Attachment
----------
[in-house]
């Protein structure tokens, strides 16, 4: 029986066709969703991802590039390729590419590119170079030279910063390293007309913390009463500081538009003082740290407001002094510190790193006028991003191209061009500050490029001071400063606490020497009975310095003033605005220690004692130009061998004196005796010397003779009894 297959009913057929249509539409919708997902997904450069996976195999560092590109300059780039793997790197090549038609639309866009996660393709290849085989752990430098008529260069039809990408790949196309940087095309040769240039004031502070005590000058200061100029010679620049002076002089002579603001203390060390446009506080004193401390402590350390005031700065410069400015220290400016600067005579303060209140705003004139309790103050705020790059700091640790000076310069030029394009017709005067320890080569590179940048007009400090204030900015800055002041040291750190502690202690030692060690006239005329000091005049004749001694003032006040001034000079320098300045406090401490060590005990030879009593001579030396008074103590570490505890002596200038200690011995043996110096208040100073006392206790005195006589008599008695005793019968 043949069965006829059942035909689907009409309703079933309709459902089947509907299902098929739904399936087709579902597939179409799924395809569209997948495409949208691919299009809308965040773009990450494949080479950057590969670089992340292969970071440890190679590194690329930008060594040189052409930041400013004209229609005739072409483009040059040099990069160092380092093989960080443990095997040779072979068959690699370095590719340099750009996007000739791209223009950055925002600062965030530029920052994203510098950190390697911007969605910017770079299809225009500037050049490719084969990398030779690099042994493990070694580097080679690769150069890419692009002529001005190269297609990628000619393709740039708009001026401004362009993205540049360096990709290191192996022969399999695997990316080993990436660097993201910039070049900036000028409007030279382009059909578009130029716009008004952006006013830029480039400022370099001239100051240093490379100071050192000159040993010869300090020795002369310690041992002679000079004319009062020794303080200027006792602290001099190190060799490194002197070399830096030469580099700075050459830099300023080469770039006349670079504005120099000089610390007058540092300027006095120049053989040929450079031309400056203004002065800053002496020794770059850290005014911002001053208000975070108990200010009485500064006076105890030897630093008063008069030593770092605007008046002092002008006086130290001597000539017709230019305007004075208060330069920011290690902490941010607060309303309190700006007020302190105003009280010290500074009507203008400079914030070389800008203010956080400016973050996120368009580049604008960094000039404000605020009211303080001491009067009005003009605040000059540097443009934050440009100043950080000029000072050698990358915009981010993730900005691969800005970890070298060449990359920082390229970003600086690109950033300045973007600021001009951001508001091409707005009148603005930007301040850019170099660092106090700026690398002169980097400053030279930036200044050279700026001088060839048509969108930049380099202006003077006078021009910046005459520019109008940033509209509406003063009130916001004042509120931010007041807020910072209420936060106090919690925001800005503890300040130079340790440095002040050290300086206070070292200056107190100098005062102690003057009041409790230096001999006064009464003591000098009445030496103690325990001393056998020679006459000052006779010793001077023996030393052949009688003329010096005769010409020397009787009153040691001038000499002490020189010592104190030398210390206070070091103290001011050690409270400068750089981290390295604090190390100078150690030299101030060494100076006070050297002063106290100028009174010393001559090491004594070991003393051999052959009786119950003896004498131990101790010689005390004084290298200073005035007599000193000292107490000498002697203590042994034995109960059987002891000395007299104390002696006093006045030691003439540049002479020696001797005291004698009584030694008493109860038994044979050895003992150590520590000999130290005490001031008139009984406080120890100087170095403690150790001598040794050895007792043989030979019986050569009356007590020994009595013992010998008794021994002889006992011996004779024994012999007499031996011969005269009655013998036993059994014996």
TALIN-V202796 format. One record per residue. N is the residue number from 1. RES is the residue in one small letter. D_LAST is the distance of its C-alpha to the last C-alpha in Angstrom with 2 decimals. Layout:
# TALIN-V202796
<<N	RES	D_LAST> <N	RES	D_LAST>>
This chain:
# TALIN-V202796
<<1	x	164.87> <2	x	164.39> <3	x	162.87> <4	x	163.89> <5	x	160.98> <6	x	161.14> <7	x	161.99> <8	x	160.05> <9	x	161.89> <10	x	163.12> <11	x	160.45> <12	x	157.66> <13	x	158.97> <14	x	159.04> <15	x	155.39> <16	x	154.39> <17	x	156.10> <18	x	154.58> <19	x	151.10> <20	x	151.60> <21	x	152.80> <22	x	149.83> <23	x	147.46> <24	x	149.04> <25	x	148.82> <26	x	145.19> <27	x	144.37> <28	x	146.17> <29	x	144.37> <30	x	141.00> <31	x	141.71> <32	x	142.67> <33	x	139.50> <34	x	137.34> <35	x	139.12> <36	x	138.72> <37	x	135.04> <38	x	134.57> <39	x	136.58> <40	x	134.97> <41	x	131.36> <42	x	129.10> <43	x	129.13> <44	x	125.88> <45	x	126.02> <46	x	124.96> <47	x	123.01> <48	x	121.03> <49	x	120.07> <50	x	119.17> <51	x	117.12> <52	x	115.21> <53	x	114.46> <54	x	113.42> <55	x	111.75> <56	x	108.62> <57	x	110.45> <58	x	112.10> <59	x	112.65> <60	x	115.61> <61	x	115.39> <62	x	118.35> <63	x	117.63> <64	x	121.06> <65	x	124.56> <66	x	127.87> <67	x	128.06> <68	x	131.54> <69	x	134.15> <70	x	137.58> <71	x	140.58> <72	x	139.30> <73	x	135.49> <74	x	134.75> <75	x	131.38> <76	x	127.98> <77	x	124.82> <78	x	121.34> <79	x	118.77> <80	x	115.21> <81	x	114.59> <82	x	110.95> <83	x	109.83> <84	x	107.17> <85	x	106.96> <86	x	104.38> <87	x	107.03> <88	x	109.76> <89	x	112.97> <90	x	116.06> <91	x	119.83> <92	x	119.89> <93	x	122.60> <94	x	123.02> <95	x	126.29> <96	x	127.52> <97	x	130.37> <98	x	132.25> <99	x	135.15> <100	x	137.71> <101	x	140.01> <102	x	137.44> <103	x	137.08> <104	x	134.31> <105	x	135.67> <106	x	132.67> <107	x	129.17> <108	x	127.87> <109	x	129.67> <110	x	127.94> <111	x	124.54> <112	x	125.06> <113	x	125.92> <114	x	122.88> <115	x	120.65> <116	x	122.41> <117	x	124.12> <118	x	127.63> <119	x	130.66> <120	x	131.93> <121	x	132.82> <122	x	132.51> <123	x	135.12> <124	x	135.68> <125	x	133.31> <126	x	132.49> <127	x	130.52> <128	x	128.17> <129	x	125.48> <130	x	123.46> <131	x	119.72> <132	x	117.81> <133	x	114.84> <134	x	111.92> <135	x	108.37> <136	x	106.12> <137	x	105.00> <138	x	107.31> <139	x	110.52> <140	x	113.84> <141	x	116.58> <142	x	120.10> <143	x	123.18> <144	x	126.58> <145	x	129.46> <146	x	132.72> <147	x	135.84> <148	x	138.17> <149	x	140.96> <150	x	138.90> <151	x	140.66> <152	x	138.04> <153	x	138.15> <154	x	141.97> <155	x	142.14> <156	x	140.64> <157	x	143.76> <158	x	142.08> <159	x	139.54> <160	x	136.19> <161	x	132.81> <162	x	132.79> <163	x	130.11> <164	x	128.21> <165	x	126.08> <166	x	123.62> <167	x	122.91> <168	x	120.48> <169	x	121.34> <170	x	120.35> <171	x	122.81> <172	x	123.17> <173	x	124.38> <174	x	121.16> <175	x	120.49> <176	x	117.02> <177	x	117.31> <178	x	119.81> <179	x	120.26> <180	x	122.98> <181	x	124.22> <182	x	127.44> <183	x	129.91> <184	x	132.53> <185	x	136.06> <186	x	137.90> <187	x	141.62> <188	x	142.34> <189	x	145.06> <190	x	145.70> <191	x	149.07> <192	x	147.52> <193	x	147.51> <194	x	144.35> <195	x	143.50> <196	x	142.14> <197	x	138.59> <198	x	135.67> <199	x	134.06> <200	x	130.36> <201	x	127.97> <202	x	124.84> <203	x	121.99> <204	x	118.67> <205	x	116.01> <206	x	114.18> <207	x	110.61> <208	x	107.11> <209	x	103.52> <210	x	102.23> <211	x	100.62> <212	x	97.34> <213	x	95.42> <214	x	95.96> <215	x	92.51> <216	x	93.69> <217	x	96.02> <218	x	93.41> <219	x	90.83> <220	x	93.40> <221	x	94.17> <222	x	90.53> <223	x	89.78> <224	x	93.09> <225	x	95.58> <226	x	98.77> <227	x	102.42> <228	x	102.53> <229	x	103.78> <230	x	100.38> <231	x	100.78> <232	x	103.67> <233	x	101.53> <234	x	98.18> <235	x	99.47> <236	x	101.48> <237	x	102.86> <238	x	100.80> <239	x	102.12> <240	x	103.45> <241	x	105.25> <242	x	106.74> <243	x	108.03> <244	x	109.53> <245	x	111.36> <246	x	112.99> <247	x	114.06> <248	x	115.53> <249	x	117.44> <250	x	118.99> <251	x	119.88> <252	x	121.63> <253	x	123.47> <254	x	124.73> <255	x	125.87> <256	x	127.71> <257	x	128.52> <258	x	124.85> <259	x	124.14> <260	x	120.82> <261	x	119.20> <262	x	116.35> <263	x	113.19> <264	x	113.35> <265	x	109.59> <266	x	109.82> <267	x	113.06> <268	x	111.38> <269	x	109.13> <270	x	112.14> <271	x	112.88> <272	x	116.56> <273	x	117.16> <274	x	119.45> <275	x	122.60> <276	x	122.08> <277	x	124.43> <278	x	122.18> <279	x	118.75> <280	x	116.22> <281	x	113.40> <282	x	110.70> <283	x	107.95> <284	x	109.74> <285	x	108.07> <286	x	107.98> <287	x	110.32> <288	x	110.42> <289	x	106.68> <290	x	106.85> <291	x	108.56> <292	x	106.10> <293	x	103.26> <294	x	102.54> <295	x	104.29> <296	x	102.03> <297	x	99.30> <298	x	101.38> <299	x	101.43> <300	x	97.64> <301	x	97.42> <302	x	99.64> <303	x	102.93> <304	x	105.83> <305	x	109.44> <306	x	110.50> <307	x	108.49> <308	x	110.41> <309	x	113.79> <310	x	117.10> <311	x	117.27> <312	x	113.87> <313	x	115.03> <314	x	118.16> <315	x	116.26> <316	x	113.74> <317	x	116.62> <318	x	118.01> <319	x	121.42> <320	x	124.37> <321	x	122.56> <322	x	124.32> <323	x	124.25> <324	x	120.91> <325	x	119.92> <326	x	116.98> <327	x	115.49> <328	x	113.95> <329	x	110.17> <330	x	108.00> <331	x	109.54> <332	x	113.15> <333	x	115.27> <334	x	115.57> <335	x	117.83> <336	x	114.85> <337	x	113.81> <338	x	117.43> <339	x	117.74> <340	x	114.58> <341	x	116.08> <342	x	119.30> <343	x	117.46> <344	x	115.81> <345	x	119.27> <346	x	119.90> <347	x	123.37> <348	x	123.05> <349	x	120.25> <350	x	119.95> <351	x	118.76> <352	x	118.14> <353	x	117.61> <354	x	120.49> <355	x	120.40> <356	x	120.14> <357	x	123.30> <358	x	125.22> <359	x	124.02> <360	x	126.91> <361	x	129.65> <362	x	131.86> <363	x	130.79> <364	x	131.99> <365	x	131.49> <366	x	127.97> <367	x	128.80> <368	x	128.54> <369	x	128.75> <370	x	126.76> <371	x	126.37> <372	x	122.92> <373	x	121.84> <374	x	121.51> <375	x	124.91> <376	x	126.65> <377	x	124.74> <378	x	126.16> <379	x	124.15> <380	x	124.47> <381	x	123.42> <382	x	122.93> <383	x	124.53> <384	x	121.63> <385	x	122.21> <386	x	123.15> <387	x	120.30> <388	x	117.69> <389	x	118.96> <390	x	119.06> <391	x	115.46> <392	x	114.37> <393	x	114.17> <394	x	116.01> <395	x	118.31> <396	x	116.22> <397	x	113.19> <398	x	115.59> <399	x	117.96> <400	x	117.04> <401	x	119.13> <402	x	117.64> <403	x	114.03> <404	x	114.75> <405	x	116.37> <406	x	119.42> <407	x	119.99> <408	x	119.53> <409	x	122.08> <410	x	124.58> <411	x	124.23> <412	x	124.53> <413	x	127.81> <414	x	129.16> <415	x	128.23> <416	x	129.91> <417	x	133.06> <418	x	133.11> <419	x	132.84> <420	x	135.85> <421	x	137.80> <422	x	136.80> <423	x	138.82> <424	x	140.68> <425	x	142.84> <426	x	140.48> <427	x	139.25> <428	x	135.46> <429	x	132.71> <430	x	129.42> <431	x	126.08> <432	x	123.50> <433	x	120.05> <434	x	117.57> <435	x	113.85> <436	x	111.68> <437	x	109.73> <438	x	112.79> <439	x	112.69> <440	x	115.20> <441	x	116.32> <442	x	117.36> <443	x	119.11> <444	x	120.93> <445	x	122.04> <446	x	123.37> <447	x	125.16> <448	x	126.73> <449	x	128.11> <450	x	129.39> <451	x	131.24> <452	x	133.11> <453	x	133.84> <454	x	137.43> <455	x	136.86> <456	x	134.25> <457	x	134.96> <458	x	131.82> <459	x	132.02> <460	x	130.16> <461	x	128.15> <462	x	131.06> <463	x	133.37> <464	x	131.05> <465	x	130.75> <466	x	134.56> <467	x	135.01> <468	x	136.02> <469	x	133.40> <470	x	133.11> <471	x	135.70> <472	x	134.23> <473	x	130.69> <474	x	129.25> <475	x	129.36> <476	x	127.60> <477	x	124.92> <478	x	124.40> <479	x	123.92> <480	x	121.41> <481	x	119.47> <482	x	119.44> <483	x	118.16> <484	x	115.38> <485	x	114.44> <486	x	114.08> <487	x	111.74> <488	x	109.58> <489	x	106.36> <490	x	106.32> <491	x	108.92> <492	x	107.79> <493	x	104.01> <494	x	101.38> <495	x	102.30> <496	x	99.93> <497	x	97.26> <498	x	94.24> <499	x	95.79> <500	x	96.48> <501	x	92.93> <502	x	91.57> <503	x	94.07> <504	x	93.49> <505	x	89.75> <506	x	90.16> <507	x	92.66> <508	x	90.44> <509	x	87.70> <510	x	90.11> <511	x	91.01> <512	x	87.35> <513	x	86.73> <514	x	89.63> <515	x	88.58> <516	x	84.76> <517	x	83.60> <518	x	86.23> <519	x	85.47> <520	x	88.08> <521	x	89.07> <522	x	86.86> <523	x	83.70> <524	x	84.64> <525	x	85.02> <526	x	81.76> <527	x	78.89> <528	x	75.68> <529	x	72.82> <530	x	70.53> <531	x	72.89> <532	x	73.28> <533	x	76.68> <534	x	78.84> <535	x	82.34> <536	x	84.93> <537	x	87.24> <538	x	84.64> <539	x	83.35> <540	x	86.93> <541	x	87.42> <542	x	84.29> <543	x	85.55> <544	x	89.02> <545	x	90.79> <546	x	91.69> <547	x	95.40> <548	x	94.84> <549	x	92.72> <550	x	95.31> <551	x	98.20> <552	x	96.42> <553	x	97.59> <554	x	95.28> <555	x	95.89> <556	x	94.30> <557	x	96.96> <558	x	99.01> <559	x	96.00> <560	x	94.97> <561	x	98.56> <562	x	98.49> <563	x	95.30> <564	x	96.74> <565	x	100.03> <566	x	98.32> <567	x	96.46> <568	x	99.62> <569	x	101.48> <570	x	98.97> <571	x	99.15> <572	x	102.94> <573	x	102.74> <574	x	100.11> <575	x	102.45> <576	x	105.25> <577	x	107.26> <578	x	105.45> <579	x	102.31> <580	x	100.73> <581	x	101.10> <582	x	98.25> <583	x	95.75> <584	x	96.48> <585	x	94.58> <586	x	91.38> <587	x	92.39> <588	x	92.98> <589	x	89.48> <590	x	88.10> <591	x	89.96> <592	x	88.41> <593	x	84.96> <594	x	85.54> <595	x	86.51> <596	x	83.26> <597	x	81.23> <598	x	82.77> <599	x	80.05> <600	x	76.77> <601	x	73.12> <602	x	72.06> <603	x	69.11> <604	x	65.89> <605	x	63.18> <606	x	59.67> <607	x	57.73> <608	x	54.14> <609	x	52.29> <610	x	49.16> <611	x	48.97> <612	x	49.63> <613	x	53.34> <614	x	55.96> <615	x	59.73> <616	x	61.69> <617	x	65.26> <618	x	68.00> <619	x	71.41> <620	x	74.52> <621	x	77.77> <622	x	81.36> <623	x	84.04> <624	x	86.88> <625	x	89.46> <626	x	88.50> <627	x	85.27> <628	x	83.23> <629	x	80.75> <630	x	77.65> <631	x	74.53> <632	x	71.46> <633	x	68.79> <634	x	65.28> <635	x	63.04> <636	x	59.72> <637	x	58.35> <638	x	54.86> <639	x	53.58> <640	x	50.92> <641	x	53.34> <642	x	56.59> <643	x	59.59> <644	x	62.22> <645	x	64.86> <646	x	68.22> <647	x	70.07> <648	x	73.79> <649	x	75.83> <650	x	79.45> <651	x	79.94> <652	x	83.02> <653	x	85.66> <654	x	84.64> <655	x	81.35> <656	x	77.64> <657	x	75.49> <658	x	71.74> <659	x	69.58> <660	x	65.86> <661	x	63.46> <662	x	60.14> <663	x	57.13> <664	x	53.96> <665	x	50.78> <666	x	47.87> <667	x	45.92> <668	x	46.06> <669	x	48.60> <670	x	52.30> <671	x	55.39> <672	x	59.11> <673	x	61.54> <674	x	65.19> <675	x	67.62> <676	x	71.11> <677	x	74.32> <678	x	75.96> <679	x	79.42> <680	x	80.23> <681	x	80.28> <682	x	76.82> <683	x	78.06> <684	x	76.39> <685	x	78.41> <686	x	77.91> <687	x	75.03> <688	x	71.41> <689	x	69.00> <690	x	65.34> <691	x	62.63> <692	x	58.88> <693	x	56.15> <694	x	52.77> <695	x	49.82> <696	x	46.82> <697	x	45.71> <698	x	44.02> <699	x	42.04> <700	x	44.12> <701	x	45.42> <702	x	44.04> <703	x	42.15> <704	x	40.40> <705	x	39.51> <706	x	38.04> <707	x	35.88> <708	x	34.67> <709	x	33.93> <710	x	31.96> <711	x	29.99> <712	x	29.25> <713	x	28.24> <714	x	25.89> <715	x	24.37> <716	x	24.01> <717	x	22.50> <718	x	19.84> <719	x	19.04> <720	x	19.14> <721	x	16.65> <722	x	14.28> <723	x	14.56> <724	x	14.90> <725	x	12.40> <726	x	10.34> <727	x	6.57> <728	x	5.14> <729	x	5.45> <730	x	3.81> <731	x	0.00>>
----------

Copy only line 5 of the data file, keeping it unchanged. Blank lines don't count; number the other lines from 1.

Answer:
<<N	RES	D_LAST> <N	RES	D_LAST>>